Serving our Jersey suburb is a pest control company (maybe many) that will catch unwanted rodents (woodchucks, raccoons) in have-a-heart traps and allegedly transport them to public land at least ten miles away (sounds suspiciously like giving Rex to a farm family, but bear with me). Contemplating an invisible fence for a prospective new dog (alas, only blind Merlin of blessed memory could be contained by our 15-inch stone wall at the back), my sons started speculating about a have-a-heart exterminator that would catch unwanted rodents, tranquilize them and collar them.* That raised the problem of the collared pests' offspring and led us to the inevitable conclusion that responsiveness to the invisible fence would would have to be infused by genetic modification.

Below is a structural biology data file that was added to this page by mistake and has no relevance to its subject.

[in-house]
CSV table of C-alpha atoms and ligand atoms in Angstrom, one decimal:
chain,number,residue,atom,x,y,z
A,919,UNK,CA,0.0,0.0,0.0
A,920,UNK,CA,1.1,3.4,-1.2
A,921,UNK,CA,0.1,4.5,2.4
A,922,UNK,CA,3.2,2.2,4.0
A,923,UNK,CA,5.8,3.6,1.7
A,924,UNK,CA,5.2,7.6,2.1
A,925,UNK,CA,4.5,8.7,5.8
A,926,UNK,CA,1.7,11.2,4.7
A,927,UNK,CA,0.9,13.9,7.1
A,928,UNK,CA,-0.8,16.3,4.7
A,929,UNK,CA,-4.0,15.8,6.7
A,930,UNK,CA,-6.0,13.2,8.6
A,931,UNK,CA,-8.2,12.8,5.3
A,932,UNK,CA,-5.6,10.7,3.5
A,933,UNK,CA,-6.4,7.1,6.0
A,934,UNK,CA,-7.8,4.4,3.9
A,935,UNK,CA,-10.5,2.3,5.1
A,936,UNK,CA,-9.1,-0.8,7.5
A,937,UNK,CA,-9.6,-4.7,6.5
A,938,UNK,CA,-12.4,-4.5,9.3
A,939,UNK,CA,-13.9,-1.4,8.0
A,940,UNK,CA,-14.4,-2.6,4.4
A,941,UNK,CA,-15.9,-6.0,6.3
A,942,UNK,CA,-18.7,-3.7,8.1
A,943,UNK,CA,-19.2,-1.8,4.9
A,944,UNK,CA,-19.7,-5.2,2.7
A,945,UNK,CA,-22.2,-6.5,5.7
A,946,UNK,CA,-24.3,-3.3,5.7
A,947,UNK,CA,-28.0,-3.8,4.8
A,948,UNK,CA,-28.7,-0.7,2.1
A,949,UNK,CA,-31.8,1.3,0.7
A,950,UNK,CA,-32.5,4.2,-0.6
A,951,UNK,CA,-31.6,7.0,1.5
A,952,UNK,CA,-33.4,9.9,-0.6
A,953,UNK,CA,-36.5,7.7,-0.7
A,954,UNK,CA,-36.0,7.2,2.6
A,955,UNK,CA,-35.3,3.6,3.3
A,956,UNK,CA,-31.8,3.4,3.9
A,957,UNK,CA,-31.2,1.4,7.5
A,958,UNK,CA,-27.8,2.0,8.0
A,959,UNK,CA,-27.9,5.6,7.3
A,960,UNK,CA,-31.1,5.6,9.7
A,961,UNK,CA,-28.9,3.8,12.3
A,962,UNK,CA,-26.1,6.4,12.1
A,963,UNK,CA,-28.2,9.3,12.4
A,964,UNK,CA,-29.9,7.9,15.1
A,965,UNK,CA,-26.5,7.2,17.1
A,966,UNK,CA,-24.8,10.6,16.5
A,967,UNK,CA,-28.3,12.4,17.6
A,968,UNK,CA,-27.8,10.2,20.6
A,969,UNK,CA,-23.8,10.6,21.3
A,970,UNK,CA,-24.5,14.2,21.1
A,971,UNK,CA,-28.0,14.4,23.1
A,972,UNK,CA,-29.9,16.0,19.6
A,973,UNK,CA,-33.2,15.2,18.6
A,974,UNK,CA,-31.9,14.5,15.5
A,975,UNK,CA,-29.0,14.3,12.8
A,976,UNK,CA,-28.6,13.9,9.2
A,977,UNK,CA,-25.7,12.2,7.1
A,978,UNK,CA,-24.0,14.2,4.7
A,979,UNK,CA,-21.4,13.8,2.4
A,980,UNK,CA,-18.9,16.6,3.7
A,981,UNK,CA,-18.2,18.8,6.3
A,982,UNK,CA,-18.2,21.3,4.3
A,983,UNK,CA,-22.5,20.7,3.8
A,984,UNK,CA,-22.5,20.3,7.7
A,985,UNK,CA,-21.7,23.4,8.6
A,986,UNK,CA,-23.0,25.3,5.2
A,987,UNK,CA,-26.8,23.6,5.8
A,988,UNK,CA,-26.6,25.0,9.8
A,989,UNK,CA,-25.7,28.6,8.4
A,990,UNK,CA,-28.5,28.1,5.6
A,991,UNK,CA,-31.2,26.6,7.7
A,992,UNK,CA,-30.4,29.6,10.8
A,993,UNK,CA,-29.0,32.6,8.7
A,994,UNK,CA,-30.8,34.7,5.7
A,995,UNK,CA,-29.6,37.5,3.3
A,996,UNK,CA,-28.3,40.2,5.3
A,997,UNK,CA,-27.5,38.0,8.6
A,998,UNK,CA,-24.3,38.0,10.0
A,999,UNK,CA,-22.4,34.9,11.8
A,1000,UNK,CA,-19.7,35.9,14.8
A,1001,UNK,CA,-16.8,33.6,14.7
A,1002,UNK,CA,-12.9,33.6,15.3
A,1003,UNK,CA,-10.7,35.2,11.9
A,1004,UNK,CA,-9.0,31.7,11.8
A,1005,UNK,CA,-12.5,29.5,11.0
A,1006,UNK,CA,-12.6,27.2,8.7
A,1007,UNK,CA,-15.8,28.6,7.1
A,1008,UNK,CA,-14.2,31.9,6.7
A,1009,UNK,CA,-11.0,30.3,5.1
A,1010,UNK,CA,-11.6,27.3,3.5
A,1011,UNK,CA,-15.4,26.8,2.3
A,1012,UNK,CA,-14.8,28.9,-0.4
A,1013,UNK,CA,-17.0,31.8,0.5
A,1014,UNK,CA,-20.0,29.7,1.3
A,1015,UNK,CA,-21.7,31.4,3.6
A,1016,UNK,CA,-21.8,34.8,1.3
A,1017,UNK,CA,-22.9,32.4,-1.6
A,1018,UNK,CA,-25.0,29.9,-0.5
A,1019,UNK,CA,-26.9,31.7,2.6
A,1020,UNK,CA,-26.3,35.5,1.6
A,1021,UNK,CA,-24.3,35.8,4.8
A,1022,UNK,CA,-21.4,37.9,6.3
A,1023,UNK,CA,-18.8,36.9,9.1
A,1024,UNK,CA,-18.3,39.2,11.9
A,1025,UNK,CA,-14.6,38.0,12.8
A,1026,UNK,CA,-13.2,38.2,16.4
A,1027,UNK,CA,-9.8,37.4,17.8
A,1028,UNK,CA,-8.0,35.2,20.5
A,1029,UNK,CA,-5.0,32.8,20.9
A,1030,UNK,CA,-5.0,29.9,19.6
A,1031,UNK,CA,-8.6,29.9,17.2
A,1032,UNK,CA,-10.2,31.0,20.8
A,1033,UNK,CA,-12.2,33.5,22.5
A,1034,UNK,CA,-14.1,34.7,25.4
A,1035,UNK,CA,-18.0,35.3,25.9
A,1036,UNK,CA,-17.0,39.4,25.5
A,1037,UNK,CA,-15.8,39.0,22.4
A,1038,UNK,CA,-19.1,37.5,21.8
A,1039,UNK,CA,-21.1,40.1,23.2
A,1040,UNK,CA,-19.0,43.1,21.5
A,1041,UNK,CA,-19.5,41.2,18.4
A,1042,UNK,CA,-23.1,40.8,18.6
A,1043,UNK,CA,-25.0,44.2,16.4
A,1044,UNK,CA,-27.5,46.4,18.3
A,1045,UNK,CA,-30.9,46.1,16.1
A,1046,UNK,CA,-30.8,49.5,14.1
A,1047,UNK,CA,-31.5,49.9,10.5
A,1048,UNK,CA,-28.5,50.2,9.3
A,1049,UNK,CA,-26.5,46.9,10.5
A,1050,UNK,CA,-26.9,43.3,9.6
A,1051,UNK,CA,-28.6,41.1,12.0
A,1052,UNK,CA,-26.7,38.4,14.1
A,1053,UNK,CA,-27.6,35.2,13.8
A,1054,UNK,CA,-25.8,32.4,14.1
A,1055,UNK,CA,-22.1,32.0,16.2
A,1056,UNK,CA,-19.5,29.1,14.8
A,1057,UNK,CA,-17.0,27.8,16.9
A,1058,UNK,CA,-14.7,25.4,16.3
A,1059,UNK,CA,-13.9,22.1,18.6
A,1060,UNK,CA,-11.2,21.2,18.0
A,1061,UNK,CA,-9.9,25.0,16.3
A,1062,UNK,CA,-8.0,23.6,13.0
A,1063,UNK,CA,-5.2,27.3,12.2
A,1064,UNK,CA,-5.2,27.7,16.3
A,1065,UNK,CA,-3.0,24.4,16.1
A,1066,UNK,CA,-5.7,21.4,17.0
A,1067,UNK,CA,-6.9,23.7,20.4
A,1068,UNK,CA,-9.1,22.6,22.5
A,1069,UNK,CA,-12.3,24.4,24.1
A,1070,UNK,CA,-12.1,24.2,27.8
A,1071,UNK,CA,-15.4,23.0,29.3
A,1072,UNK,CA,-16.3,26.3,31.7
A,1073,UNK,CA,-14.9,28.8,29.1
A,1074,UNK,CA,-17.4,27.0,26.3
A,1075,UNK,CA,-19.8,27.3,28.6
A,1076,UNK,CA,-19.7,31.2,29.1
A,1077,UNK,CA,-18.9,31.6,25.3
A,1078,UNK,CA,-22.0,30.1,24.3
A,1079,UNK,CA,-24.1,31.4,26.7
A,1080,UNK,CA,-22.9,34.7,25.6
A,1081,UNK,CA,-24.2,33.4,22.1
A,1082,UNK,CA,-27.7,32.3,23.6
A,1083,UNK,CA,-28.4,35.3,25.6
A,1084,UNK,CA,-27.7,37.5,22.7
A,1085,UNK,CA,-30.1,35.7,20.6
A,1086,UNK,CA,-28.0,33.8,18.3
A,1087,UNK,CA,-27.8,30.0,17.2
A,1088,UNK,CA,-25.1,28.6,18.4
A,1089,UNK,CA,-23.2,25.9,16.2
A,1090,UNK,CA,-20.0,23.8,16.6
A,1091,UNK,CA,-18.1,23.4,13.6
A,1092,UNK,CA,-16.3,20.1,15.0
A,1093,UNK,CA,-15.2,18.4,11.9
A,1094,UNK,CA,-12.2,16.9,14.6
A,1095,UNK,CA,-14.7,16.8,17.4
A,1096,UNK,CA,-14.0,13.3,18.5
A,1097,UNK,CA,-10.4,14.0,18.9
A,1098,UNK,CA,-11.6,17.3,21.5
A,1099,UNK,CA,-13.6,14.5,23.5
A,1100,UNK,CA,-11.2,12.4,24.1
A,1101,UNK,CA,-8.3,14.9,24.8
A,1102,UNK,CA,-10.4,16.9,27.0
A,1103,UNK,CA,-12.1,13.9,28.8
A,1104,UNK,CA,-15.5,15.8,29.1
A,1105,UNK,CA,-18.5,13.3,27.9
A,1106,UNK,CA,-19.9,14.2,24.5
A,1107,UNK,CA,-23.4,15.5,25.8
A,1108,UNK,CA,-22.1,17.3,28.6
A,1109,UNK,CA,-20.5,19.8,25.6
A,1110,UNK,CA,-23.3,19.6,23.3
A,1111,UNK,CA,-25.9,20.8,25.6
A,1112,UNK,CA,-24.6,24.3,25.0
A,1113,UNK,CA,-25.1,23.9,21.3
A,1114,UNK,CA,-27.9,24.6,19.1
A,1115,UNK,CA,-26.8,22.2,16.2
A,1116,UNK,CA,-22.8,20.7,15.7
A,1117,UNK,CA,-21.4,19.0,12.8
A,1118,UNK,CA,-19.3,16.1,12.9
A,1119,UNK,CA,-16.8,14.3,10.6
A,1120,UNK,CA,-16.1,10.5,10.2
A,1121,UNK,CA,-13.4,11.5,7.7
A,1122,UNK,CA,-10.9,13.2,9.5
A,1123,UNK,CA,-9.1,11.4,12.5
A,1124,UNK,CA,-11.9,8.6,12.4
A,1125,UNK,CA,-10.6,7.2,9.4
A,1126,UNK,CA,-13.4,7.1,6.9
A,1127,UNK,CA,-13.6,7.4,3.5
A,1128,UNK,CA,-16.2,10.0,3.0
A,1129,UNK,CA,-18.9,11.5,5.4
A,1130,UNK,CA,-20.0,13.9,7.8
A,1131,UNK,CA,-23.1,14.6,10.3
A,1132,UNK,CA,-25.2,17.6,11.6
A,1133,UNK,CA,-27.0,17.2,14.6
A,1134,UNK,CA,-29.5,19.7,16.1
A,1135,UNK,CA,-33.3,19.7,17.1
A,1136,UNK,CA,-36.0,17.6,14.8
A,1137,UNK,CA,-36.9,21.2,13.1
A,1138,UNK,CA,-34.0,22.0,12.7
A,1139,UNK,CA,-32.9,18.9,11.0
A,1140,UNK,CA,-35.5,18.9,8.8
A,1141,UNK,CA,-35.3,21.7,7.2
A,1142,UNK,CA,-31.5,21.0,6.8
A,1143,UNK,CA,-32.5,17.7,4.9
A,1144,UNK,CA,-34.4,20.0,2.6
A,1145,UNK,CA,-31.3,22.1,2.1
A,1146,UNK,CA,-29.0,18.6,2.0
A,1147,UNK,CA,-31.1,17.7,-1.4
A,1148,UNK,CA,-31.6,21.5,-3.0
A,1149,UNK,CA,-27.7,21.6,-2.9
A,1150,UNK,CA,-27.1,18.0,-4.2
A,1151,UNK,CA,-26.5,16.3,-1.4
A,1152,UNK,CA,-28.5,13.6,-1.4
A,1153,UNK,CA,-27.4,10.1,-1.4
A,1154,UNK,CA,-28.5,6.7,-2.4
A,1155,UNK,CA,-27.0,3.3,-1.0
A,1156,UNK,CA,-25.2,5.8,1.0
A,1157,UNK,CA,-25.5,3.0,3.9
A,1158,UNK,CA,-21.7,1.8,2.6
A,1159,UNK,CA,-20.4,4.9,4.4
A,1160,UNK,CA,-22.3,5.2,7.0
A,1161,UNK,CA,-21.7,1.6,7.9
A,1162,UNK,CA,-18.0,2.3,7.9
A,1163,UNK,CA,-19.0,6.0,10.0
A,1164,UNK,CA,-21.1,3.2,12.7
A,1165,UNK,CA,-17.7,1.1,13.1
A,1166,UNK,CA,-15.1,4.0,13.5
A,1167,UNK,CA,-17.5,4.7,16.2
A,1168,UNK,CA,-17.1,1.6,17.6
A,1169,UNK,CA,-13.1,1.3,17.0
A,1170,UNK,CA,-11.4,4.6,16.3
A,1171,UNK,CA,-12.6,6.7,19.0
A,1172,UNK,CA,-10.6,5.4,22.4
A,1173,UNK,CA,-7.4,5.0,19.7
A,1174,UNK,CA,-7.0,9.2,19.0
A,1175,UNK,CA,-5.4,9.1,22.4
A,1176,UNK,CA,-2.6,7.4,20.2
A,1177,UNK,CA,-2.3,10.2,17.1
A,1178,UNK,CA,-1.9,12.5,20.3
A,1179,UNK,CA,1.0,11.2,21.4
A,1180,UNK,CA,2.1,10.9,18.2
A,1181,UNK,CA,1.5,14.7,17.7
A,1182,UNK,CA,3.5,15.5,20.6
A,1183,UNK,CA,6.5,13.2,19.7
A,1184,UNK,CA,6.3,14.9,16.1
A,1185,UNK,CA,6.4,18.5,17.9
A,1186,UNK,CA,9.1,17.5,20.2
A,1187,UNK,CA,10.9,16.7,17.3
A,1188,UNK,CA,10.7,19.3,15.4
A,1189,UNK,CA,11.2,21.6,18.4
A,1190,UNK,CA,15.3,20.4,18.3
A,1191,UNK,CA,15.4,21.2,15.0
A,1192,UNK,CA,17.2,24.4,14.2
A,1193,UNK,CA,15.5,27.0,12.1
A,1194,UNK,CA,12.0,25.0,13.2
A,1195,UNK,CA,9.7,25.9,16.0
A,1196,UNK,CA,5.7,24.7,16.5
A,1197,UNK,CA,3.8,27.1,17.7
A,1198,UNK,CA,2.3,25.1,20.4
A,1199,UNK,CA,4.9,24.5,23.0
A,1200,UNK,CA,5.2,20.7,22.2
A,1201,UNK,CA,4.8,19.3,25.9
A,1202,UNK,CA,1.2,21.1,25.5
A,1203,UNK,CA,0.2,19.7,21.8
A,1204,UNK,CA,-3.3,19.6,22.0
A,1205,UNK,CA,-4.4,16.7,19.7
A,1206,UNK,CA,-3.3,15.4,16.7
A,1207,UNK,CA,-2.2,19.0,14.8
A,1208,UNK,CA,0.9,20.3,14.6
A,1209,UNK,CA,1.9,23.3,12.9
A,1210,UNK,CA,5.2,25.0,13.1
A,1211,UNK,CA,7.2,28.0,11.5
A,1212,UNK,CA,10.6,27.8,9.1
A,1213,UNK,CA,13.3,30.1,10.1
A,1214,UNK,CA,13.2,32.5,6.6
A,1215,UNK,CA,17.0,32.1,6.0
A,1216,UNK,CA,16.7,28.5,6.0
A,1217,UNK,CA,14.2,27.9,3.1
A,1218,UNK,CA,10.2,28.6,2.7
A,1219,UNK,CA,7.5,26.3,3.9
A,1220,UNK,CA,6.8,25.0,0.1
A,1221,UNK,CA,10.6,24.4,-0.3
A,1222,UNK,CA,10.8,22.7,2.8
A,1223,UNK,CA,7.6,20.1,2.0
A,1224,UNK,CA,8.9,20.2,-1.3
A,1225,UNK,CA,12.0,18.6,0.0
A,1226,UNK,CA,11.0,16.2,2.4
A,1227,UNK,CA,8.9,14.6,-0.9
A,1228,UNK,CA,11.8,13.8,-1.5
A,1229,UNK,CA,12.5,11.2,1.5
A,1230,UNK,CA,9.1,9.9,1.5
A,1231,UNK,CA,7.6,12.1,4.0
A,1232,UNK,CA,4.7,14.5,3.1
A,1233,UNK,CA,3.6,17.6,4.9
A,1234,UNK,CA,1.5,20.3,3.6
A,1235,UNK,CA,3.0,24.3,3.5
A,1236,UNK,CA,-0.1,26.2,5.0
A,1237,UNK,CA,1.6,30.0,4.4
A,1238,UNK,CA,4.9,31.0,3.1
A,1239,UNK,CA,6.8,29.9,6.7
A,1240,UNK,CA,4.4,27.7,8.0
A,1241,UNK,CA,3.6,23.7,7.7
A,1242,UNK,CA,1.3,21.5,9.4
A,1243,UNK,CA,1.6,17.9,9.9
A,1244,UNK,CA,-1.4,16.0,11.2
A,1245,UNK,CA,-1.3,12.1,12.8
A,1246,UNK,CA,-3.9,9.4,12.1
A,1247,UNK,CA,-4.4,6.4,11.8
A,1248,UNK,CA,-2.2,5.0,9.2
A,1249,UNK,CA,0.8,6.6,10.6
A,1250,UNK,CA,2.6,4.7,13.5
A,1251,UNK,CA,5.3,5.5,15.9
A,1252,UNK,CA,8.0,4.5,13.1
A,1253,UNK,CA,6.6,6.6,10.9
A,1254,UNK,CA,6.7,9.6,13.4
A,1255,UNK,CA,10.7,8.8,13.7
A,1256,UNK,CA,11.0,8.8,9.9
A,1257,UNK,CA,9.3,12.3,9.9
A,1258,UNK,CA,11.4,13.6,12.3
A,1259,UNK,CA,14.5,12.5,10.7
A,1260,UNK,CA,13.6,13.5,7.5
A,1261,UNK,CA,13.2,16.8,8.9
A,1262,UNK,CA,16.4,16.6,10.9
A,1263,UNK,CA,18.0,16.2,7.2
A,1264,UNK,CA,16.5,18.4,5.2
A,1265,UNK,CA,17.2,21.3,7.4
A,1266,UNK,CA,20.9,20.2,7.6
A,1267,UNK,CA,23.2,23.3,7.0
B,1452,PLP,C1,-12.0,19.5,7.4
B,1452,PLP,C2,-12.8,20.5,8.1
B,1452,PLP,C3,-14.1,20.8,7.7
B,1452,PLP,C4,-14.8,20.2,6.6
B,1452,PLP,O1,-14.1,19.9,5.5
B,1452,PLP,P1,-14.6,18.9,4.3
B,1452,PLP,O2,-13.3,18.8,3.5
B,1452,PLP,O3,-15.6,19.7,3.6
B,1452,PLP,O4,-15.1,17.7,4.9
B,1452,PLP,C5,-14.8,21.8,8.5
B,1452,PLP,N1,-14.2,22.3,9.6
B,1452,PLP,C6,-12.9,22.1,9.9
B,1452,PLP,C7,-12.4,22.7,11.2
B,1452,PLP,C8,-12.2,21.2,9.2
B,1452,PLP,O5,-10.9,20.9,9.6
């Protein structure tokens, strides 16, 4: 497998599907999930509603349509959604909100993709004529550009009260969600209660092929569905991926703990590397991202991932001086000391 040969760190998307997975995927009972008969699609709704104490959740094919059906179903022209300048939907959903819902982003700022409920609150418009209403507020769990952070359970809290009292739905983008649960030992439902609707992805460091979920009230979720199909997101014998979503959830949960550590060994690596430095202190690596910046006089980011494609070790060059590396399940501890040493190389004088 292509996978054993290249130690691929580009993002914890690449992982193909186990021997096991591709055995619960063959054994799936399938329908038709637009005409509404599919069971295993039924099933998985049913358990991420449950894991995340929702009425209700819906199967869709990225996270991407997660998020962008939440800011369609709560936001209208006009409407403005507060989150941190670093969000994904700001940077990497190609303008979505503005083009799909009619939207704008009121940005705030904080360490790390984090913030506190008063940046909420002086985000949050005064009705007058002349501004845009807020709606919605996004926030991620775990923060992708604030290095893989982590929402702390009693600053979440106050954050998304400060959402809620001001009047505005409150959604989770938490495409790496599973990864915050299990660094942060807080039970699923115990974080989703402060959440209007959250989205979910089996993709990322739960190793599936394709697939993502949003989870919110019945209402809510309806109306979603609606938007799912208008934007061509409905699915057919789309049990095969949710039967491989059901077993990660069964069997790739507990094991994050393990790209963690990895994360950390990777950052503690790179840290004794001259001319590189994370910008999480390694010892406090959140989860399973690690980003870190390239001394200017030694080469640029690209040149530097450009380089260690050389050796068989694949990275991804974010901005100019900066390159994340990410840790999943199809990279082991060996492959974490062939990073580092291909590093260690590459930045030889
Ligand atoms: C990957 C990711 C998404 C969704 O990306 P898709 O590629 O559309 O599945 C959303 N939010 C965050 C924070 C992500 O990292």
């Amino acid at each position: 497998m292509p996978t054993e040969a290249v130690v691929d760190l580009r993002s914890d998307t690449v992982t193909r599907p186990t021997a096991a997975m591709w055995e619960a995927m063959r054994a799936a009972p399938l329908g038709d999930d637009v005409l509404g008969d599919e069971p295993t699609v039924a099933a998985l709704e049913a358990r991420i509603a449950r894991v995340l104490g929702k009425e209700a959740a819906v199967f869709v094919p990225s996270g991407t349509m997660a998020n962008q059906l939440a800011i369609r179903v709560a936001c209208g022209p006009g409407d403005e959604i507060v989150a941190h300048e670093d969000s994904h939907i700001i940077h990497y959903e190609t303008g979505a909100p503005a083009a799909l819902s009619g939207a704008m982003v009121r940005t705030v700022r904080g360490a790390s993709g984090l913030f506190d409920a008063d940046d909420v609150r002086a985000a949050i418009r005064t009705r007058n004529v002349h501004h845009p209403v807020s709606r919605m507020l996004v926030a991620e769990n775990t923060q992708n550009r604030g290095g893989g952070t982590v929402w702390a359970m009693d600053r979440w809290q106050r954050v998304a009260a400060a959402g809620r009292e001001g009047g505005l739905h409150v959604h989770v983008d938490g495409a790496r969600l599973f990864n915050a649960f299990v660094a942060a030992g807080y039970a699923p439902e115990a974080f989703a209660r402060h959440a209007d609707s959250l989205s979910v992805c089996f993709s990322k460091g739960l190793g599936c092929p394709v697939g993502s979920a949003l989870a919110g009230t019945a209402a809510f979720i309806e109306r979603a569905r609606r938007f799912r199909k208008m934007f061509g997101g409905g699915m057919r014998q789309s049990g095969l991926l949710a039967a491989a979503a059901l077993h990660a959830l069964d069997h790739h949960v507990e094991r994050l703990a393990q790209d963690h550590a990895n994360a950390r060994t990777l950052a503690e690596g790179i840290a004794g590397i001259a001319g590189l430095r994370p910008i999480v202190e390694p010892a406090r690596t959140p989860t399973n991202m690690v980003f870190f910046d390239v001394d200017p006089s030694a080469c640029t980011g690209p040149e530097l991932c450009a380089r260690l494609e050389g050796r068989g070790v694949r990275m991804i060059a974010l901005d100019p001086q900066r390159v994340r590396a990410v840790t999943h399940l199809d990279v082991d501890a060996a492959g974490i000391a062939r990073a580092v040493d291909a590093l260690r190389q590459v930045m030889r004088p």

Ergo, the answer to this post's title is yes. And getting there (here, sort of) is the whole purpose of this post.
*We also speculated that widespread adoption would lead to pest infestation of lower-income neighborhoods abutting the served towns or neighborhoods, but that does not get us where we're going here.
Chart: Health spending by age
1 hour ago